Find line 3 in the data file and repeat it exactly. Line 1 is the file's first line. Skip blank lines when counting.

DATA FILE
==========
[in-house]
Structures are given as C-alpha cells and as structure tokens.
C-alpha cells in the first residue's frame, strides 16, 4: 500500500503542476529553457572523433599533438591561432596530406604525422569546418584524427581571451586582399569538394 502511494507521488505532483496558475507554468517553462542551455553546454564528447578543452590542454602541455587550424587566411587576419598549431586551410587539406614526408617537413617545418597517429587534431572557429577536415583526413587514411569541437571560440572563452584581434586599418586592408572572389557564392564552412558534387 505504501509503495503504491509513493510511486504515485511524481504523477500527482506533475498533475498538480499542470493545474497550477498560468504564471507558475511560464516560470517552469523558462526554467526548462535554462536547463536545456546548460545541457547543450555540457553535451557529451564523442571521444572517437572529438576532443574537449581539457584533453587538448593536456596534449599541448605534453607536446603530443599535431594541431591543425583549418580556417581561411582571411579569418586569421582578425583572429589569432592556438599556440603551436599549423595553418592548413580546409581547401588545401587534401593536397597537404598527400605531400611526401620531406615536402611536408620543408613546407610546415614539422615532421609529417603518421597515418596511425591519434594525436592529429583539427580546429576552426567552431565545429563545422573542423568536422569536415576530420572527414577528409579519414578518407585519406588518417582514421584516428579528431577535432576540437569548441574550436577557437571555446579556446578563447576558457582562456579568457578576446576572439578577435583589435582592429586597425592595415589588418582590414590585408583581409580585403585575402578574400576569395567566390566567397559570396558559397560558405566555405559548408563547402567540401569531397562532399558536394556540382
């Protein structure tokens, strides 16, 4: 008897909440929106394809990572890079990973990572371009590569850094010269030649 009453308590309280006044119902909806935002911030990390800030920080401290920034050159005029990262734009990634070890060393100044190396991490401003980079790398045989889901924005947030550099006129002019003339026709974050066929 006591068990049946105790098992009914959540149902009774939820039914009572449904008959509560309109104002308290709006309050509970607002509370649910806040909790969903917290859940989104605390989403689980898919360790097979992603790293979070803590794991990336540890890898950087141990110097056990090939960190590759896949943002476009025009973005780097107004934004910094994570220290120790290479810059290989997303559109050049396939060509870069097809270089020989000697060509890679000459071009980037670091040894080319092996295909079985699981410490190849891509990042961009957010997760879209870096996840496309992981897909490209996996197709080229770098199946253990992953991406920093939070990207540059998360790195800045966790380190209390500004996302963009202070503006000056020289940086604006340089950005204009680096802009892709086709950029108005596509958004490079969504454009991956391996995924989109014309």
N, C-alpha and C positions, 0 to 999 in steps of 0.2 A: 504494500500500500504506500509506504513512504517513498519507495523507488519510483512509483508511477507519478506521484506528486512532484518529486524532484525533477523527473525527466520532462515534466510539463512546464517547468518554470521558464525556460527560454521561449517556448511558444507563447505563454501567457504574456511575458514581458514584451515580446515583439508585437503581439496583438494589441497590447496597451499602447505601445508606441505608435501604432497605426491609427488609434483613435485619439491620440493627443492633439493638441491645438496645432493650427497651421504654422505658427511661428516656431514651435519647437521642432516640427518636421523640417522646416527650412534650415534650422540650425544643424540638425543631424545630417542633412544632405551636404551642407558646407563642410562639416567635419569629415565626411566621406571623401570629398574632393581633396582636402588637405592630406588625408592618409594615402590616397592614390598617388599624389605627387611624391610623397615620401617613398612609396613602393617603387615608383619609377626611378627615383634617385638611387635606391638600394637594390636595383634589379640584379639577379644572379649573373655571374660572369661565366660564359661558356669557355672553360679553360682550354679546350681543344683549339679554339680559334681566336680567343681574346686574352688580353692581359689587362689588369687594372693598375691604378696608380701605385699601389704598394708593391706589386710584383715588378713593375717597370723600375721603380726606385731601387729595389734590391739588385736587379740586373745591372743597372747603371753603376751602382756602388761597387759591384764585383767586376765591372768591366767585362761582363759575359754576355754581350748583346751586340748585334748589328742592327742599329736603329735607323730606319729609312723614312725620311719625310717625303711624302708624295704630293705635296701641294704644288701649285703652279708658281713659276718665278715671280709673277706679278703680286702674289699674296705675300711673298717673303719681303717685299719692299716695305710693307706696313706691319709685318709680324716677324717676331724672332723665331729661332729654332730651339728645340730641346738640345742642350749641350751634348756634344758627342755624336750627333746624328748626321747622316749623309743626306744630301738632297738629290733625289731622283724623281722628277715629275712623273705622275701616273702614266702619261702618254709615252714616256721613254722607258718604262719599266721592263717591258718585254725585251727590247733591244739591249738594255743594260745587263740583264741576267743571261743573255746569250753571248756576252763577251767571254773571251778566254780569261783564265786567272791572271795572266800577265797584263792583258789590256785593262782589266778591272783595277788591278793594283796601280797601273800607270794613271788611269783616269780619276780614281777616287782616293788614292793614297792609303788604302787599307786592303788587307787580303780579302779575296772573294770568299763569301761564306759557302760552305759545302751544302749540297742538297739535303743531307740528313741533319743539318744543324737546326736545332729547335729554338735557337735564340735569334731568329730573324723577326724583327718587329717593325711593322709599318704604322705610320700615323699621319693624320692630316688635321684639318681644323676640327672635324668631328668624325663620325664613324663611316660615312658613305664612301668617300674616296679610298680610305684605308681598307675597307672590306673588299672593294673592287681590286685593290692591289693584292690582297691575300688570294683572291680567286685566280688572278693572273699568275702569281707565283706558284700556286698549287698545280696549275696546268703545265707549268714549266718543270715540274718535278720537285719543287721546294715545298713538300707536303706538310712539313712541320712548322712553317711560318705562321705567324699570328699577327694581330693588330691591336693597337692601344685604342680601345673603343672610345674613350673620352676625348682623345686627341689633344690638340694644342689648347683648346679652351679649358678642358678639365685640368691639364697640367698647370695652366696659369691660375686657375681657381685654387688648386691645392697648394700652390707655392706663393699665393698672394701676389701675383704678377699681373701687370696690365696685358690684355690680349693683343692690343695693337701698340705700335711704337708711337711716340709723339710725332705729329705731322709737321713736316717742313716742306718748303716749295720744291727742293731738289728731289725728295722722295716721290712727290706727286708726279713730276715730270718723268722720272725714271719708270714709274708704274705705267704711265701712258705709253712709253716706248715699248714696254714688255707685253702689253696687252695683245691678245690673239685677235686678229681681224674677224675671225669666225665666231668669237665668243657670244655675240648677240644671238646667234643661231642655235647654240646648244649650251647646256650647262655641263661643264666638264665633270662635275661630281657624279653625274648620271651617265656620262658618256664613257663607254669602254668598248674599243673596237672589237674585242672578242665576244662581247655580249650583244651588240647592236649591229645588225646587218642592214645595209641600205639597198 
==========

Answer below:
C-alpha cells in the first residue's frame, strides 16, 4: 500500500503542476529553457572523433599533438591561432596530406604525422569546418584524427581571451586582399569538394 502511494507521488505532483496558475507554468517553462542551455553546454564528447578543452590542454602541455587550424587566411587576419598549431586551410587539406614526408617537413617545418597517429587534431572557429577536415583526413587514411569541437571560440572563452584581434586599418586592408572572389557564392564552412558534387 505504501509503495503504491509513493510511486504515485511524481504523477500527482506533475498533475498538480499542470493545474497550477498560468504564471507558475511560464516560470517552469523558462526554467526548462535554462536547463536545456546548460545541457547543450555540457553535451557529451564523442571521444572517437572529438576532443574537449581539457584533453587538448593536456596534449599541448605534453607536446603530443599535431594541431591543425583549418580556417581561411582571411579569418586569421582578425583572429589569432592556438599556440603551436599549423595553418592548413580546409581547401588545401587534401593536397597537404598527400605531400611526401620531406615536402611536408620543408613546407610546415614539422615532421609529417603518421597515418596511425591519434594525436592529429583539427580546429576552426567552431565545429563545422573542423568536422569536415576530420572527414577528409579519414578518407585519406588518417582514421584516428579528431577535432576540437569548441574550436577557437571555446579556446578563447576558457582562456579568457578576446576572439578577435583589435582592429586597425592595415589588418582590414590585408583581409580585403585575402578574400576569395567566390566567397559570396558559397560558405566555405559548408563547402567540401569531397562532399558536394556540382